Sometimes the lines between reality and science fiction start to blur. That happened in August when Elon Musk revealed a brain chip that could supposedly back up your memories. What may be even more surprising is that this technology isn’t brand-new.
Elon Musk’s Neuralink brain chip is an example of brain-computer interface (BCI) technology. While it made waves throughout the tech world, it’s not the first instance of these gadgets. BCI has been around for longer than you may think and may soon be part of everyday life.
So what is a BCI, and what can it do?
What BCIs do
A BCI is a system that provides a direct connection between your brain and an electronic device. Since your brain runs on electrical signals like a computer, it could control electronics if you could connect the two. BCIs attempt to give you that connection.
There are two main types of BCI — invasive and non-invasive. Invasive devices, like the Neuarlink chip, require surgery to implant them into your brain. Non-invasive BCIs, as you might’ve guessed, use external gear you wear on your head instead.
BCIs could let you control things with your mind or work the other way around to augment your brain. That could help treat neurological disorders or help your body heal. Scientists have likely only scratched the surface of what brain-computer interfaces (BCIs) can do.
Recent developments in BCIs
The first BCI devices emerged in the 1990s, but they’ve seen some substantial advancements recently. Most notably, Elon Musk’s brain chip program demonstrated that they’re safe to implant and remove in pigs. That means they’re likely safe for humans as well.
Musk claimed that Neuralink could store your memories like documents on the cloud. More importantly, they could also enable people with musculoskeletal injuries or disabilities to control electronic devices hands-free. Looking to the future, Musk claimed his team could eventually enable communication through telepathy.
A recent study suggested that brain-computer interface technology and NeuraTech in general could measure worker comfort levels in response to their environment. They could then automatically adjust the lights and temperature to make workers more comfortable and minimize distractions. Since distractions take up an average of 2.1 hours a day, these BCIs could mean considerable productivity boosts.
The Department of Defense is developing BCIs for soldiers in the field. They hope these devices could let troops communicate silently or control drones with their minds.
Concerns with BCI technology
As promising as BCIs may be, there are still some lingering concerns with the technology. While the Neuralink chip may be physically safe, it raised a lot of questions about digital security. Threats like hacking and data leaks could be far more severe when the data in question is your brain waves.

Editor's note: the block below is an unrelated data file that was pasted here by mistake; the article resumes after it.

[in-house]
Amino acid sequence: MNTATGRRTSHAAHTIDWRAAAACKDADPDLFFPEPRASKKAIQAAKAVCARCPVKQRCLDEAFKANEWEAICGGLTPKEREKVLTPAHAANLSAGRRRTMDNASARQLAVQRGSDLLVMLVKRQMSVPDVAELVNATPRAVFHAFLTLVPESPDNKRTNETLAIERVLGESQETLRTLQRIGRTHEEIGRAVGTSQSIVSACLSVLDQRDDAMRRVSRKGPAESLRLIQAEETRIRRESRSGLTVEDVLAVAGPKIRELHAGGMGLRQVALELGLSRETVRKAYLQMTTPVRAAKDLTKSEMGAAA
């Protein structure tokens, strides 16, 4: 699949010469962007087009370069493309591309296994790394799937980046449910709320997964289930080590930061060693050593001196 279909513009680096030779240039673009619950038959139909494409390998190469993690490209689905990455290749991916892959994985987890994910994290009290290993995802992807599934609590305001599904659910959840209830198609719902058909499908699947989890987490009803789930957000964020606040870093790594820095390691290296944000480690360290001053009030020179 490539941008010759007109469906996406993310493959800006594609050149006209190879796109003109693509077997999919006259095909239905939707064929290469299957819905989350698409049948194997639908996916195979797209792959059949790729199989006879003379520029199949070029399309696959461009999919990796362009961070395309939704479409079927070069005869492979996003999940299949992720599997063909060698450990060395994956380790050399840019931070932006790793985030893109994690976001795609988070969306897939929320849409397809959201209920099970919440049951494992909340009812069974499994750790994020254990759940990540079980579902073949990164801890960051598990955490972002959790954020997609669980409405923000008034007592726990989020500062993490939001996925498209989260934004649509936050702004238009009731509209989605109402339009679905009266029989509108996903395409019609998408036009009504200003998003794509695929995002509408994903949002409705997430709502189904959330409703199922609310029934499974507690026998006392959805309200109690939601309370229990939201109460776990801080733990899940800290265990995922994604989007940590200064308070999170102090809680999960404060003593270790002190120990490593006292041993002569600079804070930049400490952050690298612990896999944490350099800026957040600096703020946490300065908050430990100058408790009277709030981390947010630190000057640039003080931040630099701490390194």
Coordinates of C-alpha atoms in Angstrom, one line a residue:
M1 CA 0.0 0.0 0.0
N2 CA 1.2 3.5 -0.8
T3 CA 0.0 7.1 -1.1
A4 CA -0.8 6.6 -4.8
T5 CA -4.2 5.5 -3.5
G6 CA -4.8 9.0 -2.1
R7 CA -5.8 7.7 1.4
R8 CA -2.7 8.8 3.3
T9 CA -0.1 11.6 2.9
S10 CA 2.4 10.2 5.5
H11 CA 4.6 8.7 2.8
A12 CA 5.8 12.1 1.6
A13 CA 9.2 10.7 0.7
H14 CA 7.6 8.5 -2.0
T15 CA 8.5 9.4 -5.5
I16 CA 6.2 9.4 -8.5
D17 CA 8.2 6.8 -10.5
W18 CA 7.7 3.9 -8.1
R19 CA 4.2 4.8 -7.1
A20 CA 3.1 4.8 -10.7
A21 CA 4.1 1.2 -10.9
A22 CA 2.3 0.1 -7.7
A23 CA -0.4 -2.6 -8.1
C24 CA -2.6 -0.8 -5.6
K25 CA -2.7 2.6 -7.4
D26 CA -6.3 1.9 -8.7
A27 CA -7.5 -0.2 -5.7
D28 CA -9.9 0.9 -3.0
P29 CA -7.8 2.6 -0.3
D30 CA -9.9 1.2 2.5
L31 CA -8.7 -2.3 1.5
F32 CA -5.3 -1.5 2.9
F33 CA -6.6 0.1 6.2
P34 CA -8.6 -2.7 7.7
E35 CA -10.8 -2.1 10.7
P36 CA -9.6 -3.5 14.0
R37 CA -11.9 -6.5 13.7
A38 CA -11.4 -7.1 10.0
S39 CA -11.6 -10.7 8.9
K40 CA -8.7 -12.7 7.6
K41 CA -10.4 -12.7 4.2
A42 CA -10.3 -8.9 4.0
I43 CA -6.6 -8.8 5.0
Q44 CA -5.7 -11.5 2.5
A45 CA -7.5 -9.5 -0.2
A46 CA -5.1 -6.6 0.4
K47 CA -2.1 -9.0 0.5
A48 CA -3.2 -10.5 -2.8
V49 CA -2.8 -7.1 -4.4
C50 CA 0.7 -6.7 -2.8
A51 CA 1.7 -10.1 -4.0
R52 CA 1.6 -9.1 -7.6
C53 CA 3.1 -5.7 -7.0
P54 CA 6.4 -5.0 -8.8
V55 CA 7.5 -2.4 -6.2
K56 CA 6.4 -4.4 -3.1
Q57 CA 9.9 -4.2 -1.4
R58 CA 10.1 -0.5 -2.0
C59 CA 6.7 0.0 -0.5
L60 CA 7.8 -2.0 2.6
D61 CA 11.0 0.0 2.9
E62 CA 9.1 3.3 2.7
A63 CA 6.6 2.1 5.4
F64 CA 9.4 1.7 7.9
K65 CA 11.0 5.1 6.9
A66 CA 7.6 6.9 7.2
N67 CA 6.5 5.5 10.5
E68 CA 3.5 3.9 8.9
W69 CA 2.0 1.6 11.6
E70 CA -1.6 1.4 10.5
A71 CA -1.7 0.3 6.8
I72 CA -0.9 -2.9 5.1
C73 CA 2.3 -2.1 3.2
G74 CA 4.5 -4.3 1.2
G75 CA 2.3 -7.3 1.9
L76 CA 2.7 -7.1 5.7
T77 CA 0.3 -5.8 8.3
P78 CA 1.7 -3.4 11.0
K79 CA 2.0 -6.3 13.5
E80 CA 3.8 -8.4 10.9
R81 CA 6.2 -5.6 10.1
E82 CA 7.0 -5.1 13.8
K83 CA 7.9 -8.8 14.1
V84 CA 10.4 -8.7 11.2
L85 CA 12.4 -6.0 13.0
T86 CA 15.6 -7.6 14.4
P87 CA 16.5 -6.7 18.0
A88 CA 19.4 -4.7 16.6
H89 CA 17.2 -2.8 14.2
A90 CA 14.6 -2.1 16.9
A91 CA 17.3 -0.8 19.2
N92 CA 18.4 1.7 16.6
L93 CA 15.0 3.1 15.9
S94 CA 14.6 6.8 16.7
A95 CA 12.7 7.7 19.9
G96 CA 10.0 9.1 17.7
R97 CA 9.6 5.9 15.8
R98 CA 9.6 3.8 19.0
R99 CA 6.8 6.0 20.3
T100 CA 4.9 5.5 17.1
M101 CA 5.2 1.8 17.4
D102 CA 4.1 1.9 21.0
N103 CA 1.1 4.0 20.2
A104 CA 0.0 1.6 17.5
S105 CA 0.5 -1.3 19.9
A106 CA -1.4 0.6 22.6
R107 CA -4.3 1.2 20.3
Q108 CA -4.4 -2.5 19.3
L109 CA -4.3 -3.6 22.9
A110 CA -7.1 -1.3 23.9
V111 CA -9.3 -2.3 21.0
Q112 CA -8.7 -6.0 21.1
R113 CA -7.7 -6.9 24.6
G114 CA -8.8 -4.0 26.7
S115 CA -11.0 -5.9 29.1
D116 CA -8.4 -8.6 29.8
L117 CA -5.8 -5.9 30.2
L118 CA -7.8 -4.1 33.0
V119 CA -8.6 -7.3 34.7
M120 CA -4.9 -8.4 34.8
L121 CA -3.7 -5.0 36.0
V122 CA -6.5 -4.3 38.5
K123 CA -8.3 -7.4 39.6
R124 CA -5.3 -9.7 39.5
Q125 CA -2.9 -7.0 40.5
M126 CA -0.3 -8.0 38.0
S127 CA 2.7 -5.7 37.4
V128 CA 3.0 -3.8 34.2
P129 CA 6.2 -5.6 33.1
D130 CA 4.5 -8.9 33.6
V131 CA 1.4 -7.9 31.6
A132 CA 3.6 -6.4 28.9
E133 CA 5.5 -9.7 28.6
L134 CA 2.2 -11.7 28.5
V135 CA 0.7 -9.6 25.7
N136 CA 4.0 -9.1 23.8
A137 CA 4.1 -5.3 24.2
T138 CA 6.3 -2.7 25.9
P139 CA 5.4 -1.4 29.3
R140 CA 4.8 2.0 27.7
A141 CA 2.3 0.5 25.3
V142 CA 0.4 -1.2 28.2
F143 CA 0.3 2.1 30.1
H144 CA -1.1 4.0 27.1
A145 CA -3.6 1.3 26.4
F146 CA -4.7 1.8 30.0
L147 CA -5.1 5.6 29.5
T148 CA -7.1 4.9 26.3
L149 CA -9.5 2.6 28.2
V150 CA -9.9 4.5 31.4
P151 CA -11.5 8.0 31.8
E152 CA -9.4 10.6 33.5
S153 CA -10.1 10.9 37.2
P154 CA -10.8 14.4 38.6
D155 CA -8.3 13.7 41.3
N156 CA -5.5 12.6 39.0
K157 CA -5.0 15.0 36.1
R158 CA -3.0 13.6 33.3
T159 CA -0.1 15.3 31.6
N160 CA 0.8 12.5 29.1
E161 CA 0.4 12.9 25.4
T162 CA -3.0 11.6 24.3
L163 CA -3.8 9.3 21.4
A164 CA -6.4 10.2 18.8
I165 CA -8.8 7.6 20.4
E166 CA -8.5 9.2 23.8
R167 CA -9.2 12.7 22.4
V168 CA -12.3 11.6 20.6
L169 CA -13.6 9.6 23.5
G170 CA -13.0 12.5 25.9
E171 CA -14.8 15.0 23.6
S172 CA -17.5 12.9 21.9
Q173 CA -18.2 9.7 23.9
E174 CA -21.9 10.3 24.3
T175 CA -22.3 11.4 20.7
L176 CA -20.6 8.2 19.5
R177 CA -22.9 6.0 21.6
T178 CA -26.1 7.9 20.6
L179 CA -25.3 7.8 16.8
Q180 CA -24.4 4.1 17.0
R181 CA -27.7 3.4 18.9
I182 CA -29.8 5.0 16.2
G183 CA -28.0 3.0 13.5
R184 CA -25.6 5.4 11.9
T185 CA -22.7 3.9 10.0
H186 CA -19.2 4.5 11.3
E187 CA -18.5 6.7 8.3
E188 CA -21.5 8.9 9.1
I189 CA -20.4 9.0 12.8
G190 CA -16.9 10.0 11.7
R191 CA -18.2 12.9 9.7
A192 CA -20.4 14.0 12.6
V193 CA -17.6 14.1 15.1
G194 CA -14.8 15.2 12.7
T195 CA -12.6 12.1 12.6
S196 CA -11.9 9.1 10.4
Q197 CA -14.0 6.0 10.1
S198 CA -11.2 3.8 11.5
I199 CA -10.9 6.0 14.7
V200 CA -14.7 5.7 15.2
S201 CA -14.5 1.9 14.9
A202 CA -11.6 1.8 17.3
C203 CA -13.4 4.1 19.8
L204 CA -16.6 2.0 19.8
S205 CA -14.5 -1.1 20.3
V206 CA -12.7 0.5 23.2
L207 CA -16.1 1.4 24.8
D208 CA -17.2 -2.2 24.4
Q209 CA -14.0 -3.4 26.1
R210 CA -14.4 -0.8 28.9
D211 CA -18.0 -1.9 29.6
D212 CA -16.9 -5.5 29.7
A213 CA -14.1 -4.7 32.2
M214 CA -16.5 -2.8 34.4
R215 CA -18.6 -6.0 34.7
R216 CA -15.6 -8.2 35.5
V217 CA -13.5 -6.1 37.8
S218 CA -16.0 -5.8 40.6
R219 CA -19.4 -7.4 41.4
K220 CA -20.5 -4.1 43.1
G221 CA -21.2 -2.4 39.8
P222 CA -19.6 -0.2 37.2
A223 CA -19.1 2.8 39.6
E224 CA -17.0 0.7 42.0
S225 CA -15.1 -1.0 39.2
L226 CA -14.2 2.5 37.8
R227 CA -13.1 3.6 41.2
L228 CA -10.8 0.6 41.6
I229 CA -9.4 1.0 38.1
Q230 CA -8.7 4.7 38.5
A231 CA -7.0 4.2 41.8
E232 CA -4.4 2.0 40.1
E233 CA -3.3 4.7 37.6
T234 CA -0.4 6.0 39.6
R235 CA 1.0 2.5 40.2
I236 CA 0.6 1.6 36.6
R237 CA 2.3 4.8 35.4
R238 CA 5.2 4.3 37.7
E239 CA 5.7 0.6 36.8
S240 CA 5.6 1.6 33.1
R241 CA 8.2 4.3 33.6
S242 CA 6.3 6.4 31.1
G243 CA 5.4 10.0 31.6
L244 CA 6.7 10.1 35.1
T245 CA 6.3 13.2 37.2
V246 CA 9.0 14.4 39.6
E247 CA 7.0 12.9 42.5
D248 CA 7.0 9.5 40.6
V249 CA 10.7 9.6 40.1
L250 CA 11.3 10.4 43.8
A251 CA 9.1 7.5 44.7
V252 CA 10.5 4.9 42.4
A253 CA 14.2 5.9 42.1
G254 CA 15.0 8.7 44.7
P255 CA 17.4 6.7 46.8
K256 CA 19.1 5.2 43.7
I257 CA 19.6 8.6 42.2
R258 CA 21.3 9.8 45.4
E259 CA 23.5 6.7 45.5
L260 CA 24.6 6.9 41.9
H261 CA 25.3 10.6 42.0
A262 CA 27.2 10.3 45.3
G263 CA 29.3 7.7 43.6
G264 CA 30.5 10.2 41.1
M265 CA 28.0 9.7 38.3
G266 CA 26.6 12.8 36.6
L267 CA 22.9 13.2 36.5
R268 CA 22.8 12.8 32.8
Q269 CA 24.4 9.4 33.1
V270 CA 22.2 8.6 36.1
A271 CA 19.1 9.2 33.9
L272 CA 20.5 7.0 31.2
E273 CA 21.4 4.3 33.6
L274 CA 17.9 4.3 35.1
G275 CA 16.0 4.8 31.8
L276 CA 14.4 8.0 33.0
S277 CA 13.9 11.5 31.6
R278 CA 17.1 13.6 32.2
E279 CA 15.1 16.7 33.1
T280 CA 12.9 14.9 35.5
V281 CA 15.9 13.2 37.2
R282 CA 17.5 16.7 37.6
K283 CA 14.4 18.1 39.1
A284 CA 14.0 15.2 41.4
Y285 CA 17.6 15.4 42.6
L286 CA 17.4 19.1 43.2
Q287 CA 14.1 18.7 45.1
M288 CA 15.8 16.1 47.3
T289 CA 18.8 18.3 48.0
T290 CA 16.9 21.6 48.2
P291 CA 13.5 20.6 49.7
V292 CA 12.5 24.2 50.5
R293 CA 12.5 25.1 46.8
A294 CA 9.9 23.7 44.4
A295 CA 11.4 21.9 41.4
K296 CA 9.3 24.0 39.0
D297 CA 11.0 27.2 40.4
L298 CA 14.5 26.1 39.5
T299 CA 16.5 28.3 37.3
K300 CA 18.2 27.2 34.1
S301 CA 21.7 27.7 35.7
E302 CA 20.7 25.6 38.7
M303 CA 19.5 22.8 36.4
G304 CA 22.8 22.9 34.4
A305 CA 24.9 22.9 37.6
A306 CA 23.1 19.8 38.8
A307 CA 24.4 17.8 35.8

If a brain-computer interface (BCI) stores your memories on the cloud, then a company would have access to them. Worries over privacy are already prominent, but imagine if your entire mind was digitally accessible. Could the BCI company sell your memories like social media sites that can sell your user data?
Also interesting: 22 NeuroTech Companies That Want to Hack Your Brain
If BCI technology could augment human abilities, it may give some people unfair advantages. People who can afford BCIs could have access to better learning or workplace tools than those who can’t. The more BCIs can do, the more potential they have for creating inequality.
Tech is expanding what people can do
BCI tech is likely a long way away from seeing widespread human use. As this technology advances, though, researchers may need to proceed carefully. If they account for all of the potential downsides, these devices could revolutionize how we live.
Technologies like BCIs don’t just make things easier. They also push the limits of human capability. In the future, this kind of tech could take humanity to heights we never thought were possible.
Photo credit: The feature image has been done by Bret Kavanaugh. The image titled “your mind has left your body” was prepared by Bill Smith.
Source: Alexandre Gonfalonieri (Towards Data Science) / Ghada Al-Hudhud, Layla Alqahtani, Heyam Albaity, Duaa Alsaeed, Isra Al-Turaiki (National Center for Biotechnology Information, U.S. National Library of Medicine) / Al Emondi (DARPA)